interest goals relations theory       international system      of policies

   Power       Realism               Balance of power             Coercive

   Peace          Liberal               World Order                  Diplomatic

   Prosperity  International         Global Capitalism           Economic
                  Political Economy

   Principles    Democratic Idealism    Global Democracy            Political


                           Power Granted to:

               President            Congress

    War Power        Commander in chief of          Provide for the common defense;
                     Armed forces                   declare war

    Treaties         Negotiate treaties             Ratification of treaties, by
                                                    two-thirds majority (Senate)

    Appointments  Nominate high-level            Confirm president's
                     government officials           appointments (Senate)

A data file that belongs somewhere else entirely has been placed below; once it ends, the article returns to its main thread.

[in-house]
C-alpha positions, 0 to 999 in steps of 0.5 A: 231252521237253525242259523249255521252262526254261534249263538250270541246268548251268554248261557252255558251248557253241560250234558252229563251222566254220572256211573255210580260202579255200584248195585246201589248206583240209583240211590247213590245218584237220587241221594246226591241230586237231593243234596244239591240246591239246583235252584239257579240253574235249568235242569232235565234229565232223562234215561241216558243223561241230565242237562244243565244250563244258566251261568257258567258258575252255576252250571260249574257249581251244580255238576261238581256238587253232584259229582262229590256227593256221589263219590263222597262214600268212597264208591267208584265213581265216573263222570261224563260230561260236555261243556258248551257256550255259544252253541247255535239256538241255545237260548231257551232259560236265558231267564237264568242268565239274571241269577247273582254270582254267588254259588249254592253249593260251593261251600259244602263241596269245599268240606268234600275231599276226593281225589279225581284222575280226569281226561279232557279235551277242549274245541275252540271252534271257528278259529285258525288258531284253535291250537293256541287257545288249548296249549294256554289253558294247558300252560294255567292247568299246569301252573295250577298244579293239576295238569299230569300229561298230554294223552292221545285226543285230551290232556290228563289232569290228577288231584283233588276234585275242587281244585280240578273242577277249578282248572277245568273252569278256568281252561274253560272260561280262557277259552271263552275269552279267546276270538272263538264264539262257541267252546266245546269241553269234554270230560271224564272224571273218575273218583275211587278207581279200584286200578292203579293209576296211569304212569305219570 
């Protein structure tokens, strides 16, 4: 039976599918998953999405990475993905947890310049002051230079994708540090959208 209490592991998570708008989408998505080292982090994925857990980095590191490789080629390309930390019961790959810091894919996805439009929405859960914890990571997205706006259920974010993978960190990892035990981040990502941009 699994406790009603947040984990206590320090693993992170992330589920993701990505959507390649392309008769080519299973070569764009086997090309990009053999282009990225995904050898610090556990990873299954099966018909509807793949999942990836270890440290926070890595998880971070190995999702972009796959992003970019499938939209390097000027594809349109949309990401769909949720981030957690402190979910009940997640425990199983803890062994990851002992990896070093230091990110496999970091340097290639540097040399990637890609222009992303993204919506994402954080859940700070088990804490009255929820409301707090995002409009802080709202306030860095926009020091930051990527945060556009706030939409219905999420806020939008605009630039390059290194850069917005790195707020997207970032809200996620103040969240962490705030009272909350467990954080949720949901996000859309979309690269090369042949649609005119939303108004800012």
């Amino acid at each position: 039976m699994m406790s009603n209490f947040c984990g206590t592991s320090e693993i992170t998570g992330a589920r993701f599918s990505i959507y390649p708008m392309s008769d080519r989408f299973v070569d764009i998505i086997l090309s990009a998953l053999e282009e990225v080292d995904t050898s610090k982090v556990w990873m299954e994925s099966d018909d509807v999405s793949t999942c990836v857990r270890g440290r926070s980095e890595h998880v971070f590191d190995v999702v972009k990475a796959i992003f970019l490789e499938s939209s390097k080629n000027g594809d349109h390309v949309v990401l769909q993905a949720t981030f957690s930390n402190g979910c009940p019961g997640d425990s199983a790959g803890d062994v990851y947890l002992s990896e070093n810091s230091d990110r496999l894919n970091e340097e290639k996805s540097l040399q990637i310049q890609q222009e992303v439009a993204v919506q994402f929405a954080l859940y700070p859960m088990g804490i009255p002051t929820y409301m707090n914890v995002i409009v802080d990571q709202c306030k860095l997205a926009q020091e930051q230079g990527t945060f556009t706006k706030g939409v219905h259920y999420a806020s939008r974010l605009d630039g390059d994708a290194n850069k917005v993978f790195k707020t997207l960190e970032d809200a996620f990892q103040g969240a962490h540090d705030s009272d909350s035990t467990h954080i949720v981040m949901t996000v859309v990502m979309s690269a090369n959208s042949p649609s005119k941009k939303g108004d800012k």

Foreign Commerce No explicit powers, but        Explicit power "to regulate
                     treaty negotiation             foreign commerce"
                     and appointment powers pertain

   General Powers    Executive power; veto          Legislative power; power of the
                                                    purse; oversight and investigation


- the departments and agencies with principle (overall) foreign affairs responsibilities (National Security Council, State Dept., Defense Dept.)

- those most involved in foreign economic policy (Commerce Dept., Treasury Dept., Agriculture Dept., Dept. of State Bureau of Econ. Affairs, USTR- U.S. Trade Representative, ITC - International Trade Commission)

- agencies that deal with political democratization and economic development (Agency for International Development, State's Bureau of Democracy, Human Rights, and Labor)

- intelligence agencies (the CIA, National Security Agency, Defense Intelligence Agency),